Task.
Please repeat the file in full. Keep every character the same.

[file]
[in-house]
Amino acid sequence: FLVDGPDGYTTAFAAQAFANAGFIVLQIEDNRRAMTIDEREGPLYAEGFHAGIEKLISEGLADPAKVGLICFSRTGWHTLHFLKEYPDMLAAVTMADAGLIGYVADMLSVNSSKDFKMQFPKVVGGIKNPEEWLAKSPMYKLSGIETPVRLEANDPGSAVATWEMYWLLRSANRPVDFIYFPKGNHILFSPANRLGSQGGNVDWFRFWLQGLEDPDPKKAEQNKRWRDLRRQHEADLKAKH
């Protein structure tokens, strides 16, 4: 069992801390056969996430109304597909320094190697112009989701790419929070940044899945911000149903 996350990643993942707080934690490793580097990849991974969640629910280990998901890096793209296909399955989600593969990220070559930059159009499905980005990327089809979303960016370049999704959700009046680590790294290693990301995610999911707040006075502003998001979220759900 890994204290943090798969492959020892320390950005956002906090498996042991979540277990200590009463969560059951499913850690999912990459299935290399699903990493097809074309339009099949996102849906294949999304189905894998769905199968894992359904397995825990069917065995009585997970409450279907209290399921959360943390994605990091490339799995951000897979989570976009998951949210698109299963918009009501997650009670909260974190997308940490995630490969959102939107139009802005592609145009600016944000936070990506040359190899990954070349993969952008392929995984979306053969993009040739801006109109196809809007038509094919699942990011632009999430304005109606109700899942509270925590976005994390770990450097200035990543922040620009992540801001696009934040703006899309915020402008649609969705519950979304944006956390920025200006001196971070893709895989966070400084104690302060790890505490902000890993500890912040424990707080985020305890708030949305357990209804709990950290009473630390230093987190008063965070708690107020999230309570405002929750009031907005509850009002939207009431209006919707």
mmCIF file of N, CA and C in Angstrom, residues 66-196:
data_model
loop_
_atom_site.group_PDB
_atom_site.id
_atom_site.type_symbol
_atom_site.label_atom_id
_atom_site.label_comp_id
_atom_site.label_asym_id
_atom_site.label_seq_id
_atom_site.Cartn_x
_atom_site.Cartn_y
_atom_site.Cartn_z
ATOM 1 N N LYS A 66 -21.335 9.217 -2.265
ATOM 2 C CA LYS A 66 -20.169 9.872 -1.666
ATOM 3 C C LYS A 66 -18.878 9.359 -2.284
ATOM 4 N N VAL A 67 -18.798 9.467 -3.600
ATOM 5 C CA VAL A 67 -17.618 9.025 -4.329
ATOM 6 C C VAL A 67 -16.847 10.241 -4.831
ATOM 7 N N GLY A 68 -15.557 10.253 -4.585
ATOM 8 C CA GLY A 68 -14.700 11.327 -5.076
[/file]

[in-house]
Amino acid sequence: FLVDGPDGYTTAFAAQAFANAGFIVLQIEDNRRAMTIDEREGPLYAEGFHAGIEKLISEGLADPAKVGLICFSRTGWHTLHFLKEYPDMLAAVTMADAGLIGYVADMLSVNSSKDFKMQFPKVVGGIKNPEEWLAKSPMYKLSGIETPVRLEANDPGSAVATWEMYWLLRSANRPVDFIYFPKGNHILFSPANRLGSQGGNVDWFRFWLQGLEDPDPKKAEQNKRWRDLRRQHEADLKAKH
């Protein structure tokens, strides 16, 4: 069992801390056969996430109304597909320094190697112009989701790419929070940044899945911000149903 996350990643993942707080934690490793580097990849991974969640629910280990998901890096793209296909399955989600593969990220070559930059159009499905980005990327089809979303960016370049999704959700009046680590790294290693990301995610999911707040006075502003998001979220759900 890994204290943090798969492959020892320390950005956002906090498996042991979540277990200590009463969560059951499913850690999912990459299935290399699903990493097809074309339009099949996102849906294949999304189905894998769905199968894992359904397995825990069917065995009585997970409450279907209290399921959360943390994605990091490339799995951000897979989570976009998951949210698109299963918009009501997650009670909260974190997308940490995630490969959102939107139009802005592609145009600016944000936070990506040359190899990954070349993969952008392929995984979306053969993009040739801006109109196809809007038509094919699942990011632009999430304005109606109700899942509270925590976005994390770990450097200035990543922040620009992540801001696009934040703006899309915020402008649609969705519950979304944006956390920025200006001196971070893709895989966070400084104690302060790890505490902000890993500890912040424990707080985020305890708030949305357990209804709990950290009473630390230093987190008063965070708690107020999230309570405002929750009031907005509850009002939207009431209006919707």
mmCIF file of N, CA and C in Angstrom, residues 66-196:
data_model
loop_
_atom_site.group_PDB
_atom_site.id
_atom_site.type_symbol
_atom_site.label_atom_id
_atom_site.label_comp_id
_atom_site.label_asym_id
_atom_site.label_seq_id
_atom_site.Cartn_x
_atom_site.Cartn_y
_atom_site.Cartn_z
ATOM 1 N N LYS A 66 -21.335 9.217 -2.265
ATOM 2 C CA LYS A 66 -20.169 9.872 -1.666
ATOM 3 C C LYS A 66 -18.878 9.359 -2.284
ATOM 4 N N VAL A 67 -18.798 9.467 -3.600
ATOM 5 C CA VAL A 67 -17.618 9.025 -4.329
ATOM 6 C C VAL A 67 -16.847 10.241 -4.831
ATOM 7 N N GLY A 68 -15.557 10.253 -4.585
ATOM 8 C CA GLY A 68 -14.700 11.327 -5.076